Businesses prepare for bumper sales as thousands visit Norwich for Take That concerts

Preparations around Carrow Road ahead of the Take That concert. Picture : ANTONY KELLY

Preparations around Carrow Road ahead of the Take That concert. Picture : ANTONY KELLY - Credit: copyright ARCHANT 2017

Hotels, restaurants and pubs in Norwich are gearing up for bumper sales as Take That fans arrive in their droves for the band's two concerts at Carrow Road.

Preparations around Carrow Road ahead of the Take That concert. Picture : ANTONY KELLY

Preparations around Carrow Road ahead of the Take That concert. Picture : ANTONY KELLY - Credit: copyright ARCHANT 2017

A number of hotels across the city said they were full, while several restaurants also reported an increase in bookings.

Stefan Lumley, deputy manager of Yellows American Bar and Grill at Carrow Road, said there had been a 'substantial' increase in bookings for Friday and Saturday.

'We are running a bigger staff rota, like we do on match days,' he said. 'It should be a good few days.'

A spokesman for the Maids Head Hotel in Tombland said: 'The majority of people staying here have booked via a third party so we don't know that they're staying specifically for the concert, but we are a full hotel for the two days of the concert. It's definitely really good for the city.'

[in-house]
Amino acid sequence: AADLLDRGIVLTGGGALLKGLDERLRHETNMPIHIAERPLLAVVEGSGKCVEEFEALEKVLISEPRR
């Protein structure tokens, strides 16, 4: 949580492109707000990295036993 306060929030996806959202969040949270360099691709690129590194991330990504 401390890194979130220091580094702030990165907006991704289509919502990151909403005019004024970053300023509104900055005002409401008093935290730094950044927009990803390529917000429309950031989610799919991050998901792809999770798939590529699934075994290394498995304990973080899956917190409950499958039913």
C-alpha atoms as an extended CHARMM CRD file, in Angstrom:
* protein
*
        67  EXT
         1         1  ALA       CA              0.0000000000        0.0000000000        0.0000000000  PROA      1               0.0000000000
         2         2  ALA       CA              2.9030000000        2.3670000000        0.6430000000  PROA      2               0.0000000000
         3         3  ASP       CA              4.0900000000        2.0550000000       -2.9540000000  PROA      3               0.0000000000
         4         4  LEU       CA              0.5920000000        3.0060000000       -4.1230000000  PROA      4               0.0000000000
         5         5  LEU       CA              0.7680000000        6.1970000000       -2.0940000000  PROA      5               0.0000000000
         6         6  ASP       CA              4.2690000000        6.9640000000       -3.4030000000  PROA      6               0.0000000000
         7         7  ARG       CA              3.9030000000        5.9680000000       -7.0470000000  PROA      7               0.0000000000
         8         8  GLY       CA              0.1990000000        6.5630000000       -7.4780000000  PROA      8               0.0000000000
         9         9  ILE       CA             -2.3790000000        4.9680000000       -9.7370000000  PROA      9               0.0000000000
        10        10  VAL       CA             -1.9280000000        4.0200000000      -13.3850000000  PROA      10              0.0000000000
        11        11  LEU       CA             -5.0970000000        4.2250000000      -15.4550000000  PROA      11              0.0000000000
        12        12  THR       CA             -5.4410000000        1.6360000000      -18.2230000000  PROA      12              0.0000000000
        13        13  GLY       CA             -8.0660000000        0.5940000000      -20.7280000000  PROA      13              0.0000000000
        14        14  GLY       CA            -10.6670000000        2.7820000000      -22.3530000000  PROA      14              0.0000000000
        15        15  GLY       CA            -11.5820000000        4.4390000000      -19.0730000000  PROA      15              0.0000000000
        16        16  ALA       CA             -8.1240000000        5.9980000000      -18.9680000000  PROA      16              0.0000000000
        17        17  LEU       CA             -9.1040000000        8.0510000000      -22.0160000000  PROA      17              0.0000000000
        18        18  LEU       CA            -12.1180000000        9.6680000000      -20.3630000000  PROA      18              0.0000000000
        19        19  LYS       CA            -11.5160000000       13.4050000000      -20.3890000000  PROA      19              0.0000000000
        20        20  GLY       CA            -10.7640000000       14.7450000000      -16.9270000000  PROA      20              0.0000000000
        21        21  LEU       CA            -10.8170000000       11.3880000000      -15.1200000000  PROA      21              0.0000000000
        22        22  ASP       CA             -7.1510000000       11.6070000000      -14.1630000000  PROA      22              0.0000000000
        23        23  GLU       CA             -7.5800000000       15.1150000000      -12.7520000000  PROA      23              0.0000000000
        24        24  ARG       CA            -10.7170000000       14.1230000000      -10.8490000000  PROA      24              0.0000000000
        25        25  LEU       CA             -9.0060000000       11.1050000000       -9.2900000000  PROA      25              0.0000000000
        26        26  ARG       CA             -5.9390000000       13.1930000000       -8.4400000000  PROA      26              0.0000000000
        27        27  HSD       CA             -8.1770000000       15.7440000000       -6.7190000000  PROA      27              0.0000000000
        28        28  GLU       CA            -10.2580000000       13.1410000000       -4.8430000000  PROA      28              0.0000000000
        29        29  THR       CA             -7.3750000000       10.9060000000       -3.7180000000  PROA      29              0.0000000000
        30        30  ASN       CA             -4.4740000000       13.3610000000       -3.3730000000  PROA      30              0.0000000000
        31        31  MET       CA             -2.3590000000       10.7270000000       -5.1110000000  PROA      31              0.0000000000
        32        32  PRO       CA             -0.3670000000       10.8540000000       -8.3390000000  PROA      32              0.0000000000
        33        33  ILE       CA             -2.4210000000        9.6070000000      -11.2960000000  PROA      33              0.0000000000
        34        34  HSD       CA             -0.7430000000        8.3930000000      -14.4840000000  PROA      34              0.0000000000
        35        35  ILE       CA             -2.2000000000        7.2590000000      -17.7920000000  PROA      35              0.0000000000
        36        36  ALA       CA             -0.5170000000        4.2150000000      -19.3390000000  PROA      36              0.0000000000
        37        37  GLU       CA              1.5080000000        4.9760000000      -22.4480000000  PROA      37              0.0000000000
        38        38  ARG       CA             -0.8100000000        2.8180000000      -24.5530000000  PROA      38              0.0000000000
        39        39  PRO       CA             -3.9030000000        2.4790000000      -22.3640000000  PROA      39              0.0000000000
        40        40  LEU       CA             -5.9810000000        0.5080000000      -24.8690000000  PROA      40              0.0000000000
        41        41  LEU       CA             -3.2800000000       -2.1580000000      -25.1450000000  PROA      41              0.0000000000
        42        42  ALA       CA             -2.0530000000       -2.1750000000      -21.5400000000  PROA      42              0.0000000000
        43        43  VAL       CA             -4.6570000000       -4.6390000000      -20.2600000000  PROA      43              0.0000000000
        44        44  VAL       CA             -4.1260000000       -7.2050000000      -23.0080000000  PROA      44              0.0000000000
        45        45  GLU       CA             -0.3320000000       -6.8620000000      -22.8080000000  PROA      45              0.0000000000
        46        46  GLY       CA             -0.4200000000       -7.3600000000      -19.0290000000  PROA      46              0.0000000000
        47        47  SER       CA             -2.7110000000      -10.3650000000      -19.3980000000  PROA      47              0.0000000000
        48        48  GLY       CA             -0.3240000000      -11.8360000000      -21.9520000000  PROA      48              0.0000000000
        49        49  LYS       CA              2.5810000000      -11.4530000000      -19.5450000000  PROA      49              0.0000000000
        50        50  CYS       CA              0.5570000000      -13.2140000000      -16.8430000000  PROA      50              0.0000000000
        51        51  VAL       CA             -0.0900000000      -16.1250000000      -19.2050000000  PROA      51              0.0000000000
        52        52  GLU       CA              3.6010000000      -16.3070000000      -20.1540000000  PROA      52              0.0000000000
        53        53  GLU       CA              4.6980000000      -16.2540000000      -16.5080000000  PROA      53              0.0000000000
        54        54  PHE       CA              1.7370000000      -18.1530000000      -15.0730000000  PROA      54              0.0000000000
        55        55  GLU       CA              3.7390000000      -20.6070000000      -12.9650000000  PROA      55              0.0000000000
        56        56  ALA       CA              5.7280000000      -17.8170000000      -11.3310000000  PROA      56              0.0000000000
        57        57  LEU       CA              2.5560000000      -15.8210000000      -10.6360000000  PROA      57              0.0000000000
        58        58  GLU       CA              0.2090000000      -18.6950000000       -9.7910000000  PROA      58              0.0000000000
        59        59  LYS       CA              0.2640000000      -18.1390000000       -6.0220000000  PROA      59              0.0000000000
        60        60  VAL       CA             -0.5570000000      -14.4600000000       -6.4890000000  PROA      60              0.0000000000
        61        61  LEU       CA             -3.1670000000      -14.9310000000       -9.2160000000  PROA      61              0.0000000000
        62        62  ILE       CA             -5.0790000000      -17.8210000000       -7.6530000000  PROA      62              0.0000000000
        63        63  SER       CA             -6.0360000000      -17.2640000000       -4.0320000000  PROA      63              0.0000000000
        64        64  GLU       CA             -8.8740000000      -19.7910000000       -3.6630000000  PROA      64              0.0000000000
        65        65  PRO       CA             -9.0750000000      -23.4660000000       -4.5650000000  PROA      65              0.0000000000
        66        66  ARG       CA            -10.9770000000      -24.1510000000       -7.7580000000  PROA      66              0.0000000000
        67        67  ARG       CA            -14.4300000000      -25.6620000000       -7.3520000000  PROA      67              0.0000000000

Preparations around Carrow Road ahead of the Take That concert. Picture : ANTONY KELLY

Preparations around Carrow Road ahead of the Take That concert. Picture : ANTONY KELLY - Credit: copyright ARCHANT 2017


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The Premier Inn Norwich Nelson, located near the train station, said there had been a large number of bookings ahead of the concert and that it had employed extra staff to assist with the influx of guests.

Taxi companies said they expected an increase in business while James Reeve, Greater Anglia's area customer service manager for Norwich, said it also anticipated greater demand this week.

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'We know that the Take That concert is going to be hugely popular, so we wanted to make sure that fans could get home on the train afterwards,' he said, adding that the last train times had changed to coincided with the end of the concert. Some trains have also been made longer.

Nick Bond, head of tourism for VisitNorwich, said the city was currently experiencing a number of high profile events.

'Aside from the fact this is great news for local people, the economic benefits are huge,' he said. 'People who attend a big event from further afield may want to stay over and this means they will be spending on average at least £100 per person - certainly more if they make a weekend of it.'

Stefan Gurney, director at the Norwich BID, said the concert was a great opportunity for city to showcase all it had to offer. He said it was good that Norwich was now being considered a destination by big bands.

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